ST PETER — An effort is under way in Nicollet County to open an intermediate care facility for the region’s developmentally disabled children.
Those children now must travel to facilities in Red Wing and La Crosse, Wis., for care, a trek that takes it toll on families.
“People burn out. It just wears them down,” said Nicollet County Social Services Supervisor Barb Christenson, who is heading the push for a five-bed site.
She said there is no such facility in south-central Minnesota, and while impacted children and their families can avail themselves of in-home services, sometimes that’s just not enough.
Dist. 23 State Sen. Kathy Sheran of Mankato said the dearth of intermediate care sites in the state is a significant problem for affected children, and she plans to present a bill before the Legislature in January to channel state funds toward establishment of a Nicollet County facility.
She said the goal of the bill push is to fund the project by redistributing existing funding for a so-called bed unit in another county to augment Nicollet County’s bed allotment. The key is to not involve any “new” money.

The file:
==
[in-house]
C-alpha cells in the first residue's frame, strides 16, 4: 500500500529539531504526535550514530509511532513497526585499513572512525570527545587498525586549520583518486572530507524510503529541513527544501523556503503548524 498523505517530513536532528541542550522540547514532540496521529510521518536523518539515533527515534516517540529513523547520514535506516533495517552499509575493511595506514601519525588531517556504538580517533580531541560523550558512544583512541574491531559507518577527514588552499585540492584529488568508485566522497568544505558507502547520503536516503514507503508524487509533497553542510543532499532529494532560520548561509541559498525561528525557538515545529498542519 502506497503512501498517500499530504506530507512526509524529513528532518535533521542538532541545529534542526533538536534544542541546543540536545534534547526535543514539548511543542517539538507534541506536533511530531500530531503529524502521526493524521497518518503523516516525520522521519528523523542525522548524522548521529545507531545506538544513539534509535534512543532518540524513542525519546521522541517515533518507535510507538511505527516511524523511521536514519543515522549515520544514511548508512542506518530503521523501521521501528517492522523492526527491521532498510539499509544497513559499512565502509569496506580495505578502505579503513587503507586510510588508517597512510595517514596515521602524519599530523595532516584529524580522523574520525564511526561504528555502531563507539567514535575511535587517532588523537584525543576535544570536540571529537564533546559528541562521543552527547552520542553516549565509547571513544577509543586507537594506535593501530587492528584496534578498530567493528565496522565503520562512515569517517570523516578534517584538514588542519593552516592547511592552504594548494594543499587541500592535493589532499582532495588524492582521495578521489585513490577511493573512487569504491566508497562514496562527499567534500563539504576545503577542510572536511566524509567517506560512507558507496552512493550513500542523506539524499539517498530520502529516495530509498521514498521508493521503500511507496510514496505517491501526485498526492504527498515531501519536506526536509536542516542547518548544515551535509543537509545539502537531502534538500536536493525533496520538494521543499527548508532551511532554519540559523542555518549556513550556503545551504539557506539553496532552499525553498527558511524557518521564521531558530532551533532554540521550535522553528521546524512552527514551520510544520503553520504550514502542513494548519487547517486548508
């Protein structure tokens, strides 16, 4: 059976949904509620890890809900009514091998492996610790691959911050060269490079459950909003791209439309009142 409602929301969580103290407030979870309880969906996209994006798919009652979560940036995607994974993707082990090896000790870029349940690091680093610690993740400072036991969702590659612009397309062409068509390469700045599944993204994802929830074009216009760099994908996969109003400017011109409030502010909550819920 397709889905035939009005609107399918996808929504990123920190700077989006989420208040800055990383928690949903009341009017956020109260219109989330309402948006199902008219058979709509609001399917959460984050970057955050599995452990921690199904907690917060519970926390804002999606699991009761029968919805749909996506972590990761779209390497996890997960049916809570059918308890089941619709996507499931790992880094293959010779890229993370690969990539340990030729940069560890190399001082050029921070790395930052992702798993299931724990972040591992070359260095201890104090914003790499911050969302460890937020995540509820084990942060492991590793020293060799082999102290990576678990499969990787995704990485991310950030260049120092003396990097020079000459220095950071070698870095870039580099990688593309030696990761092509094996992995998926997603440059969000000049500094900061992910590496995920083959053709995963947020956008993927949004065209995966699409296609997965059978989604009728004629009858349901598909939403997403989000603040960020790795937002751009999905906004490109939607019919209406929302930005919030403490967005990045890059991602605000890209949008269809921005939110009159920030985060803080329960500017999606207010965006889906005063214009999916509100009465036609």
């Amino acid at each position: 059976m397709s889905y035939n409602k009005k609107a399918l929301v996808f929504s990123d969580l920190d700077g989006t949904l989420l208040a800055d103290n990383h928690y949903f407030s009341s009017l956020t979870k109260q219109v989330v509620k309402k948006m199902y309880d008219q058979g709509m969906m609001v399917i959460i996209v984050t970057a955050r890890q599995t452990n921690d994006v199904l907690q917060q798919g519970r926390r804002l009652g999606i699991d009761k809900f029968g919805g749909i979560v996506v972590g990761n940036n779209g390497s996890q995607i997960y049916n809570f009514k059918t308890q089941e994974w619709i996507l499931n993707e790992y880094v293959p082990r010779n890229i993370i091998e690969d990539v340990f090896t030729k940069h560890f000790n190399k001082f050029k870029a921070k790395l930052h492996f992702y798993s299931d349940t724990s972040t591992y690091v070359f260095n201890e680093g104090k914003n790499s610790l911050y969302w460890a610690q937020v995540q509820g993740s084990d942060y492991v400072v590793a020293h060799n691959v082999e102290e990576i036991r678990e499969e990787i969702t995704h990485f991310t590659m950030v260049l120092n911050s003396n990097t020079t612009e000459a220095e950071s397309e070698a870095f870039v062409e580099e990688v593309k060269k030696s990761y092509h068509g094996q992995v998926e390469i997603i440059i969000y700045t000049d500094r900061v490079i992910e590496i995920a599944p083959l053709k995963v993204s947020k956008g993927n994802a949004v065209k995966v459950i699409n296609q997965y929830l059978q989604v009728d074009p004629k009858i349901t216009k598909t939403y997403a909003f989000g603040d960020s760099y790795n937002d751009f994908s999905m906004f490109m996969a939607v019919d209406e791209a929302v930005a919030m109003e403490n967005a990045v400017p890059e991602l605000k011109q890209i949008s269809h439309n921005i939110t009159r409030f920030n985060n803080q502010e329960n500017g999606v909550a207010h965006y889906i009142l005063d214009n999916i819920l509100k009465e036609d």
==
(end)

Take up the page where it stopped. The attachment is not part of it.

“If we can do that, we have a pretty good chance of it succeeding,” she said.
Christenson said the five-bed, 24-hour care home would be in a residential setting and would serve children from age 7 to late teens who suffer from developmental disabilities such as autism and Asperger’s syndrome.
Unlike the distant facilities affected area families must now travel to for care, the proximity of the Nicollet County site would be a game-changer for them, Christenson said.
“People could still be involved daily with their children’s lives, and still go home to sleep in their own beds at night.”
Intermediate care facilities for developmentally disabled children bridge the gap between in-home therapies and crisis intervention care settings in medical facilities.
Christenson said intermediate facilities also allow a respite for families when the burdens of caregiving, combined with job demands and other family responsibilities, weigh too heavily.
“These parents go through tremendous emotional roller coasters,” Christenson said.